Broadly speaking, in terms of how we

0:21:000:21:05

approach problematic debt and

tackling it, you can either restrict

0:21:050:21:11

access to credit but then

potentially deny people opportunity

0:21:110:21:15

to smooth their incomes or to

overstep those bumps on the road

0:21:150:21:19

without hitting crisis or reform

credit products so they become more

0:21:190:21:29

sustainable. Do you think the latter

option is realistic or is preventing

0:21:290:21:35

people from accessing products in

the first place?

It is a complicated

0:21:350:21:45

answer. Clearly we talked about

borrowing is a positive thing,

0:21:450:21:53

whether people borrow to smooth

expenditure and so on. There is no

0:21:530:21:57

doubt receive certain proportion of

clients and it is right extra

0:21:570:22:03

borrowing will get them into further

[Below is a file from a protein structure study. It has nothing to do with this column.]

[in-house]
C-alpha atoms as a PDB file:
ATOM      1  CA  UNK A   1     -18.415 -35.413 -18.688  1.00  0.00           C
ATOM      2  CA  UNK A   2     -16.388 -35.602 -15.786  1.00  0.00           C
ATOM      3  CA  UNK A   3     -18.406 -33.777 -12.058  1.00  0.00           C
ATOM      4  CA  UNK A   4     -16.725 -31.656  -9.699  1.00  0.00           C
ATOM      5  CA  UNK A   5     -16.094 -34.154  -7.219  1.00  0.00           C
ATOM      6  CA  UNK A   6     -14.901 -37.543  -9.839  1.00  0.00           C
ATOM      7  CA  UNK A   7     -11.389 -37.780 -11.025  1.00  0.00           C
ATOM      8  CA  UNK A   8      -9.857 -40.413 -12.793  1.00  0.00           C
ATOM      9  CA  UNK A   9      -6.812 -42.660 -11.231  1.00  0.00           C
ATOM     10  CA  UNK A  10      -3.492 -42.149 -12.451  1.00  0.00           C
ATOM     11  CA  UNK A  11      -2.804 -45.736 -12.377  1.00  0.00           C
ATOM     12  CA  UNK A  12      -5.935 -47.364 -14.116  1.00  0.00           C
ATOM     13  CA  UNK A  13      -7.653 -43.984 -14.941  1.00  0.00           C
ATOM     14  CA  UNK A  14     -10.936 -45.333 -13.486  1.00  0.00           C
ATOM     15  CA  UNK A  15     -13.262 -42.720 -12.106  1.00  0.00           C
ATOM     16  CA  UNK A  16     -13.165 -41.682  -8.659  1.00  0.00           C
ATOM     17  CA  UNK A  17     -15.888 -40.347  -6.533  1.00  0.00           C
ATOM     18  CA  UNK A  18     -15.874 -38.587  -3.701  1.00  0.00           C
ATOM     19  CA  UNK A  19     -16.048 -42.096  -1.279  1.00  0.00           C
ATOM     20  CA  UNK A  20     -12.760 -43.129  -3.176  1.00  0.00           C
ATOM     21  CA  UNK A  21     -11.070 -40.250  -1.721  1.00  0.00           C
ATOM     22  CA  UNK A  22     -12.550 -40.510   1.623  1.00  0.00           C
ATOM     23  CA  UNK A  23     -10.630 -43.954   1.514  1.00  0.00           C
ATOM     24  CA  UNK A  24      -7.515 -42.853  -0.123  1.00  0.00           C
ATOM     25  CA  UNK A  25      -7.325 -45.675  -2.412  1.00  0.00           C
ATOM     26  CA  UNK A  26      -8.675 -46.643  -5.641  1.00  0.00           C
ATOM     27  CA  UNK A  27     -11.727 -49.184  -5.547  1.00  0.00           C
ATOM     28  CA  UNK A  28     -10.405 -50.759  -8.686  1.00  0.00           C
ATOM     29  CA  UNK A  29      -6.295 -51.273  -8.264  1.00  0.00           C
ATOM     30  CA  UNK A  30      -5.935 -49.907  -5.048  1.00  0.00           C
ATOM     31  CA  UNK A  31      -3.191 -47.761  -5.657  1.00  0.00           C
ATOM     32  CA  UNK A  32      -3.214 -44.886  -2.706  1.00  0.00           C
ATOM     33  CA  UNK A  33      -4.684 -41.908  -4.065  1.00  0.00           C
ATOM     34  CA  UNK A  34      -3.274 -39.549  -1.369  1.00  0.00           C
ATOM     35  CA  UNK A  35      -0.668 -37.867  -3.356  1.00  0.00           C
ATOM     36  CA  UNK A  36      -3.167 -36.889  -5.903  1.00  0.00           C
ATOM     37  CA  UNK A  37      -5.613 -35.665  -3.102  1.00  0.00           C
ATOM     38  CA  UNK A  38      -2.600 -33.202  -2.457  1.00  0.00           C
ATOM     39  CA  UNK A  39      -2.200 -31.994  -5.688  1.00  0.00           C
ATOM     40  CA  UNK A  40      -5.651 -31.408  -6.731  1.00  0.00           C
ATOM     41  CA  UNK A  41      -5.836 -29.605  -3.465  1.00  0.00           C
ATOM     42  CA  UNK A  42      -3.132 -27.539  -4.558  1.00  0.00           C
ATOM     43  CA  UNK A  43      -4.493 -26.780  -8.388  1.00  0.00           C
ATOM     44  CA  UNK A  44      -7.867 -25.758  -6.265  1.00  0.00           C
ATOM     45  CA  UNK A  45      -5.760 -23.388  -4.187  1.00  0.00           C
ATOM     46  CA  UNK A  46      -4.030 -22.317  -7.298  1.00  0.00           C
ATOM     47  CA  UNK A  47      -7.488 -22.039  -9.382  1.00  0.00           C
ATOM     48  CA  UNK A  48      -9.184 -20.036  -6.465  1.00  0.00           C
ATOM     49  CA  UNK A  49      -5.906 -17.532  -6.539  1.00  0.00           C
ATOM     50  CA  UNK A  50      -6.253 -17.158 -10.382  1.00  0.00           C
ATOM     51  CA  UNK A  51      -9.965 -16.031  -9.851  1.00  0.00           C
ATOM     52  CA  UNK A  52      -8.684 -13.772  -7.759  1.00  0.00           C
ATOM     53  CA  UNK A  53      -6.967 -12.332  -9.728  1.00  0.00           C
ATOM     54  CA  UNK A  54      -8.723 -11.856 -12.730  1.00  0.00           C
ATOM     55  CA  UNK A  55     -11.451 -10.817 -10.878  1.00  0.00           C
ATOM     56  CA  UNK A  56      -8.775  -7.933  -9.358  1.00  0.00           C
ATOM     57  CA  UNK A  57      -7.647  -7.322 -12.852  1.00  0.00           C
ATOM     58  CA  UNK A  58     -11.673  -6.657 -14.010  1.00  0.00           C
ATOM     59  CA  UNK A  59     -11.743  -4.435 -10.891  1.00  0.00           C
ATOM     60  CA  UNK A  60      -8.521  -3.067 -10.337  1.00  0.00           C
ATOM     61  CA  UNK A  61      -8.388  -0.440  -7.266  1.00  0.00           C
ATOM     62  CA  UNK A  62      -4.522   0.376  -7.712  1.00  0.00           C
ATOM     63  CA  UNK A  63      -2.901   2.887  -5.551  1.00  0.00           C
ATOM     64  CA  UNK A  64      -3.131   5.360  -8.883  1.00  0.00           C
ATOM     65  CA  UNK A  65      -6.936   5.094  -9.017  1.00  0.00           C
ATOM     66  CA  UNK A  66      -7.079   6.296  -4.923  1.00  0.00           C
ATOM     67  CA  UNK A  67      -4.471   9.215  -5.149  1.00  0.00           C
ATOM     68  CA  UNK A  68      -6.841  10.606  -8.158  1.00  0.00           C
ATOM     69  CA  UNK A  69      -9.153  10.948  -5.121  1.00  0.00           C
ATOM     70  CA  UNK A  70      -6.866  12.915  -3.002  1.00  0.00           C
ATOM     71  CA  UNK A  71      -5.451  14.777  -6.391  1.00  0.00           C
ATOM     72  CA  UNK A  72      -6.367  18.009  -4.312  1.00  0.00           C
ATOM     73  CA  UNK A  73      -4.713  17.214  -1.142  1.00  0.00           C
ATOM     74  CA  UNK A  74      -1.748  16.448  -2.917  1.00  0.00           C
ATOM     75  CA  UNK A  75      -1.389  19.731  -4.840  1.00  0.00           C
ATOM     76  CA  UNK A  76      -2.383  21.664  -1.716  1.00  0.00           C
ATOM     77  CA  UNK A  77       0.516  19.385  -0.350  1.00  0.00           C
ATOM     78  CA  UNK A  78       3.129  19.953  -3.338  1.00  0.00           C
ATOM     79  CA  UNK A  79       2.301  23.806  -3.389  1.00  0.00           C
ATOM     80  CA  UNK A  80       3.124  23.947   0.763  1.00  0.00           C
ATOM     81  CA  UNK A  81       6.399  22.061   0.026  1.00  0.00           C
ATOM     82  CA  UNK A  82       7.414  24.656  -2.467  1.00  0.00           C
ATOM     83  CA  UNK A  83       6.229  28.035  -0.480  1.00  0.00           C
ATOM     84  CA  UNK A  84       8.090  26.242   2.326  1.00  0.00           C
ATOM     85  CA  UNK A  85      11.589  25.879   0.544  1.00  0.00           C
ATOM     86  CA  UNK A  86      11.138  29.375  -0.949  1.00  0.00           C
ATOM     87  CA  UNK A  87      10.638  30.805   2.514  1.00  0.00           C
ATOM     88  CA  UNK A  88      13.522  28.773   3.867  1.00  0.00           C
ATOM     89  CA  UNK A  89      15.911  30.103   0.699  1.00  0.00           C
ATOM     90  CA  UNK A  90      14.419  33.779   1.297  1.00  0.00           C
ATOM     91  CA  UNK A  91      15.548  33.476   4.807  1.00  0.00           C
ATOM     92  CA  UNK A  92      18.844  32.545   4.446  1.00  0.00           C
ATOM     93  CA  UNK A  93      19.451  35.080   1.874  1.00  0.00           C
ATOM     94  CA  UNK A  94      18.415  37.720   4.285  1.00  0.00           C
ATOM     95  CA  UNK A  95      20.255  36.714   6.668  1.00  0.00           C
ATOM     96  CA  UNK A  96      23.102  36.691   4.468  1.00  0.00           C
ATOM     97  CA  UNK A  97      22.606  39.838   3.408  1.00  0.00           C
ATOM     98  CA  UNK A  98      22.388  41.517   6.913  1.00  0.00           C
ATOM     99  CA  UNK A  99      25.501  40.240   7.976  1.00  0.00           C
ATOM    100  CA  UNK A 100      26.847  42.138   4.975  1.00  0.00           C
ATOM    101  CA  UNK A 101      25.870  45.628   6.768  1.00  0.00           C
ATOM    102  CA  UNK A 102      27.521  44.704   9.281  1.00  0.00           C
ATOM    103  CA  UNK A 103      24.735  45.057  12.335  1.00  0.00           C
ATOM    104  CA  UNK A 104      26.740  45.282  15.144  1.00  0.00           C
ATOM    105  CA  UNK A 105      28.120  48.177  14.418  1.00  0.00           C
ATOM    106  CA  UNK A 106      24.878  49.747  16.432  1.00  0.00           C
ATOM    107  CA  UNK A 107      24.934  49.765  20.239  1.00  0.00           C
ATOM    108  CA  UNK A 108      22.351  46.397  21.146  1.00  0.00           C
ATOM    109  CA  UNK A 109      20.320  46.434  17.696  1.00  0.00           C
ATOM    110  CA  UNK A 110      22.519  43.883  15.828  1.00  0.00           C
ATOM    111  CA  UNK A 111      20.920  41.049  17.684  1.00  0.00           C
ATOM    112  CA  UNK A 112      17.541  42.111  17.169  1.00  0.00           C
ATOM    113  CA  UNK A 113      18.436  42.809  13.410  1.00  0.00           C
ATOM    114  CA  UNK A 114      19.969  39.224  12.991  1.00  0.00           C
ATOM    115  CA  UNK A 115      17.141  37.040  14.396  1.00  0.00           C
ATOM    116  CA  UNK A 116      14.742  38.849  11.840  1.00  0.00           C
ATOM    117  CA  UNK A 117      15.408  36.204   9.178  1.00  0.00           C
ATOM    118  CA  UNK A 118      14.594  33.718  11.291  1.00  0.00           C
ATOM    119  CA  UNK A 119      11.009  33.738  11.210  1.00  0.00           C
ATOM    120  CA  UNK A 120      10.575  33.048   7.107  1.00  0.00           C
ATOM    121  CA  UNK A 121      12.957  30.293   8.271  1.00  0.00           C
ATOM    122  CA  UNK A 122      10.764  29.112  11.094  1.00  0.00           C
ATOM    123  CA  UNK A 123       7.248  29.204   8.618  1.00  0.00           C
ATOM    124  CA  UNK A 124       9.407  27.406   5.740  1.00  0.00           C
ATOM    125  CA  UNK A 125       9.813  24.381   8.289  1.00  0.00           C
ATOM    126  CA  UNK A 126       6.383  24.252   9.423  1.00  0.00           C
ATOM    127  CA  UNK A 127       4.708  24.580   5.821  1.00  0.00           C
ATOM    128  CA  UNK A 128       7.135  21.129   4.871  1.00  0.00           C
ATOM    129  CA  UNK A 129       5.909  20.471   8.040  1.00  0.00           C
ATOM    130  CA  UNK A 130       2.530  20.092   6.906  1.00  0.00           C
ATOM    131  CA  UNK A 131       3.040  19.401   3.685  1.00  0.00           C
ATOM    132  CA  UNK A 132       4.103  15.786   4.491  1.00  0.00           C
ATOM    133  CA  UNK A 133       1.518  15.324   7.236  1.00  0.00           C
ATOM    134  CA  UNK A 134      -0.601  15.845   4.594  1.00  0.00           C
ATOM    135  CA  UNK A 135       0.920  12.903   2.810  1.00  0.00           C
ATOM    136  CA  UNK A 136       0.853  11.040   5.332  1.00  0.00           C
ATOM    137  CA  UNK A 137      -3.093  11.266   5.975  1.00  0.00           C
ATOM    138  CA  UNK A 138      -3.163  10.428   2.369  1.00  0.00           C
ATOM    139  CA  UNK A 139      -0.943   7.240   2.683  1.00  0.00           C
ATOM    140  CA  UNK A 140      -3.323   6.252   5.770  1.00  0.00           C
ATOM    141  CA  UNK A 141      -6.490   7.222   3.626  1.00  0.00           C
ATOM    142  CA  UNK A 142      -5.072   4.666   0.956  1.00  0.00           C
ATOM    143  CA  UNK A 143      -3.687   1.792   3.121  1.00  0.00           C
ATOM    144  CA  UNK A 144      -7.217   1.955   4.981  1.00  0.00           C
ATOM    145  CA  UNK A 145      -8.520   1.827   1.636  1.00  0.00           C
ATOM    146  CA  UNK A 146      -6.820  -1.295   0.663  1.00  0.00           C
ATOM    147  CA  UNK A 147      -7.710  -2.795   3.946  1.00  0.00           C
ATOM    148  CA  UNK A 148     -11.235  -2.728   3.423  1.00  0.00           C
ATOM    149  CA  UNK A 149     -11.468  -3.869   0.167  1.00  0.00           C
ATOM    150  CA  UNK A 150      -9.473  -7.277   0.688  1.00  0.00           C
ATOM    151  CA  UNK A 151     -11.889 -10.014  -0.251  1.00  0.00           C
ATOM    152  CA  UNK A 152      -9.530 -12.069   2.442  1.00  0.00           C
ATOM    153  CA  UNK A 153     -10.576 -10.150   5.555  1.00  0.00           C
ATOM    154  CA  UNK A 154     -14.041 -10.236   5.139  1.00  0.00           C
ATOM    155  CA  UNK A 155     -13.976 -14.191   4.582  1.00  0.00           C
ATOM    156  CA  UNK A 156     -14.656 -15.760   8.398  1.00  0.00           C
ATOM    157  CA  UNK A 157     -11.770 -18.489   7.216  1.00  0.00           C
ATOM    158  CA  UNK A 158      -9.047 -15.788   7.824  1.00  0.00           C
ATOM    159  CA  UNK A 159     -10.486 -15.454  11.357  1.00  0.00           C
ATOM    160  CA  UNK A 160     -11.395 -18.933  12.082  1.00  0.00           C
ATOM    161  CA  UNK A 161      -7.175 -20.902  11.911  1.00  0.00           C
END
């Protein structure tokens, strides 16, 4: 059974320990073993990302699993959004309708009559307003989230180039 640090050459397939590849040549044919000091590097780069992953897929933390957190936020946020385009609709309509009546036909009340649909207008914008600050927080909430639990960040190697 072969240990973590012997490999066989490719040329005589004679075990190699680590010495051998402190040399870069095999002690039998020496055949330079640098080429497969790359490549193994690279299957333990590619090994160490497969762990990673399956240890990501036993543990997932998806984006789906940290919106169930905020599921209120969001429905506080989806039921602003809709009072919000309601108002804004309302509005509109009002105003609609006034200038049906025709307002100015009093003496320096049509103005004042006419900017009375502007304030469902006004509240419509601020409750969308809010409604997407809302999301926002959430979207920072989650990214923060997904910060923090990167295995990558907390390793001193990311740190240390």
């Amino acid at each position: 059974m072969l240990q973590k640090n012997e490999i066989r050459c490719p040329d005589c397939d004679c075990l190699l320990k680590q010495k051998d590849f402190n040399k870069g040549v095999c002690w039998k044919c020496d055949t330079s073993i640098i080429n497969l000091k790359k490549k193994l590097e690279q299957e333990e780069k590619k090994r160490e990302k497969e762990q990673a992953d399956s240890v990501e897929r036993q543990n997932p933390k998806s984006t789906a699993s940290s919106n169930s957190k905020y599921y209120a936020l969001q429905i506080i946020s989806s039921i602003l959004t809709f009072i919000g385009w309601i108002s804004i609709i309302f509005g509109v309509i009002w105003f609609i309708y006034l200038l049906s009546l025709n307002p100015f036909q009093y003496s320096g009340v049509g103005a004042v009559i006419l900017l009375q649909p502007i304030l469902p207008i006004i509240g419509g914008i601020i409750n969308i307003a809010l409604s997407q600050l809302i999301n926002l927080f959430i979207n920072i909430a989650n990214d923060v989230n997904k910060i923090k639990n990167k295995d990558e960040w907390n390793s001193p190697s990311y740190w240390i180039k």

financial difficulty and to some

0:22:030:22:07

extent it isn't the answer for them.

But I think the thing I would want

0:22:070:22:12

to be very careful of is we will get

into conversation about arguments

0:22:120:22:19

whether to regulate or not, say high

cost lenders for example. It's often

0:22:190:22:25

an argument that use which is if you

regulate you will just deny people

0:22:250:22:31

access to credit. It is a simple

trade-off and all of our evidence

0:22:310:22:36

shows it's not the case. If you look

back at payday loans, those are the

0:22:360:22:42

arguments made about payday lending,

the vast majority of people who need

0:22:420:22:51

credit but all the stops is the

predatory side of it which means you

0:22:510:22:55

have a group who are not shopping

around according to cost and value.

0:22:550:22:59

They are just desperate for credit

and it means those people can be

0:22:590:23:04

exploited to the same extent so I

don't see it as a trade-off between

0:23:040:23:09

access to credit and improving

credit products.

I would break it

0:23:090:23:17

down into four stages really. I

think the first element is an

0:23:170:23:22

educational and awareness element

which we must talk about because it

0:23:220:23:28